“If you date as soon as you’re separated, will it legally affect the outcome of your divorce in any way?”
Since we have “no fault” divorce in Texas, many people feel there can’t be any harm in “moving on” with their lives once they are separated and the marriage is, in effect, over. Although you may be anxious to find Mr. or Ms. Right, since you are in the process of divorcing Mr. or Mrs. Wrong, it’s probably better to wait. In the final analysis, the fact that you dated during separation may not have a huge impact on you legally. However, my advice is: don’t date until after the divorce is final.
Although divorce can be granted on the grounds of “no fault,” there is the option of obtaining a divorce based on fault grounds such as adultery, which can result in a disproportionate division of the estate. You may want to argue that if the new relationship does not begin until after separation, how could it be the cause of the divorce? However, the technical truth is that your community estate continues, and you are legally married until the judge renders you divorced, no matter how long you are separated.
There is an odd phenomenon in divorces. Even though your spouse may not want you, he or she is capable of becoming jealous and vengeful when someone else does. If your spouse has ever accused you of being unfaithful before separation, your dating after separation will “prove” to your spouse that he or she was right all along. You and the people you date may be subject to answering discovery with detailed questions, depositions, and other invasive maneuvers. If there were any issues regarding trust between you and your spouse before the separation, then dating others during separation will exacerbate those fears and anxieties and can result in unwanted and unnecessary delay and expense in your divorce.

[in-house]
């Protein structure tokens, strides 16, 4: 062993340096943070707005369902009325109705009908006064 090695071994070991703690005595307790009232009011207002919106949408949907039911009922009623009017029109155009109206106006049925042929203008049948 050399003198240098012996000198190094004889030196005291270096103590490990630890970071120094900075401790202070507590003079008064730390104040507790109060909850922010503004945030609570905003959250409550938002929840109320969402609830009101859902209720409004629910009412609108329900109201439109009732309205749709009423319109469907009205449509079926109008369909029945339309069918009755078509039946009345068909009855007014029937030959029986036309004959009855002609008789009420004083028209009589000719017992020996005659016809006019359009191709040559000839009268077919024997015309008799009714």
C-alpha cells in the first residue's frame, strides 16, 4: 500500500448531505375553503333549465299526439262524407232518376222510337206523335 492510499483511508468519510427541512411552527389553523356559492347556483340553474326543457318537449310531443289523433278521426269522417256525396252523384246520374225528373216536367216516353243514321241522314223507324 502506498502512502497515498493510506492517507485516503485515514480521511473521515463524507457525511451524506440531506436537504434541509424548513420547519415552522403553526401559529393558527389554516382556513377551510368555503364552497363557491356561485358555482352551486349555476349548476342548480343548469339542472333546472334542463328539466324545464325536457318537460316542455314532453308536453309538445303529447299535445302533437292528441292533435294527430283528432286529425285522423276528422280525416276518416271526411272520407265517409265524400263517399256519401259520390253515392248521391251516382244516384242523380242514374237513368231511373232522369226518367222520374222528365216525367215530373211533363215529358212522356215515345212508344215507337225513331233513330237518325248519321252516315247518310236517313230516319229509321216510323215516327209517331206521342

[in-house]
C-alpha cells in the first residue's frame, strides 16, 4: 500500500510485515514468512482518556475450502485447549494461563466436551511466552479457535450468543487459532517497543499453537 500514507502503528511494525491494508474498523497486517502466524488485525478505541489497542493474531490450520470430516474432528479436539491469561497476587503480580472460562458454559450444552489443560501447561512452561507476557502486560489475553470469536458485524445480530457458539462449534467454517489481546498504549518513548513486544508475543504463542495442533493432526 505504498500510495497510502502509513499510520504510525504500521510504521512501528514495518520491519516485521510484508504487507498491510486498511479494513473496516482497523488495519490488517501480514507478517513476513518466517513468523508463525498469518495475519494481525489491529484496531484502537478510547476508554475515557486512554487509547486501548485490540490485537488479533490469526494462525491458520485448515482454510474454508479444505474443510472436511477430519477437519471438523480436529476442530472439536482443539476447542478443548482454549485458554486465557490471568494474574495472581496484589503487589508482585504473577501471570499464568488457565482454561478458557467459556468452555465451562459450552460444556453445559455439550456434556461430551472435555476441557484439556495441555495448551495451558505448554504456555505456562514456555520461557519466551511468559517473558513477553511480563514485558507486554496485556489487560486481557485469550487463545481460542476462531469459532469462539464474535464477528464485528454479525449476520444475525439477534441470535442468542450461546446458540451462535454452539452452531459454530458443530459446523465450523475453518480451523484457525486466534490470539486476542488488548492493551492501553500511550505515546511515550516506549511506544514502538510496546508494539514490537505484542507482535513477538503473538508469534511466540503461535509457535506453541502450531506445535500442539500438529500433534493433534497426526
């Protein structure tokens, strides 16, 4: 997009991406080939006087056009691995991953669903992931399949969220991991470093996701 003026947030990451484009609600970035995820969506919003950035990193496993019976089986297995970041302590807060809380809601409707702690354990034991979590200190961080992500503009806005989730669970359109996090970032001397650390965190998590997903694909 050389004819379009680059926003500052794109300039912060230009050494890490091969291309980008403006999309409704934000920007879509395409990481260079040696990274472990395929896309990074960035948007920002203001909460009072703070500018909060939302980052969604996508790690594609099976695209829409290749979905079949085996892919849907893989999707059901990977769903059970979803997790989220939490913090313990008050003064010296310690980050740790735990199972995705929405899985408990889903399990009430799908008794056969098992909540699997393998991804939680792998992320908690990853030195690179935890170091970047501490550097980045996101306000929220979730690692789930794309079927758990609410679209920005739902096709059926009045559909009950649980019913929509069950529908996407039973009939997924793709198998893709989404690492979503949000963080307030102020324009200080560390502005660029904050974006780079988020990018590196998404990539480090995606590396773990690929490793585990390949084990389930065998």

If you have children, I would discourage any dating even more strongly. No matter how careful you are to conceal any relationship from your kids, if they find out (and they often do), the future relationship they will have with this new person is seriously jeopardized. What kind of message are you sending to your children if you are seeing someone else before your divorce? What you do and how you behave is a role model for your children.
The statistics for the success of rebound relationships are dismal, so if you have any hope that this new person is perfect for you, then give it a chance and wait.
The divorce process and your decision-making responsibility are compromised if there is someone else in the picture. You need to stay focused on resolving the divorce matter before moving on to the next relationship.
Susan Myres practices family law in Houston with Myres, Dale & Associates. She has been Board Certified in family law since 1988 and is a Fellow of the American Academy of Matrimonial Lawyers. She is active in family-law associations and currently the president of the Burta Rhoads Raborn Family Law Inn of Court.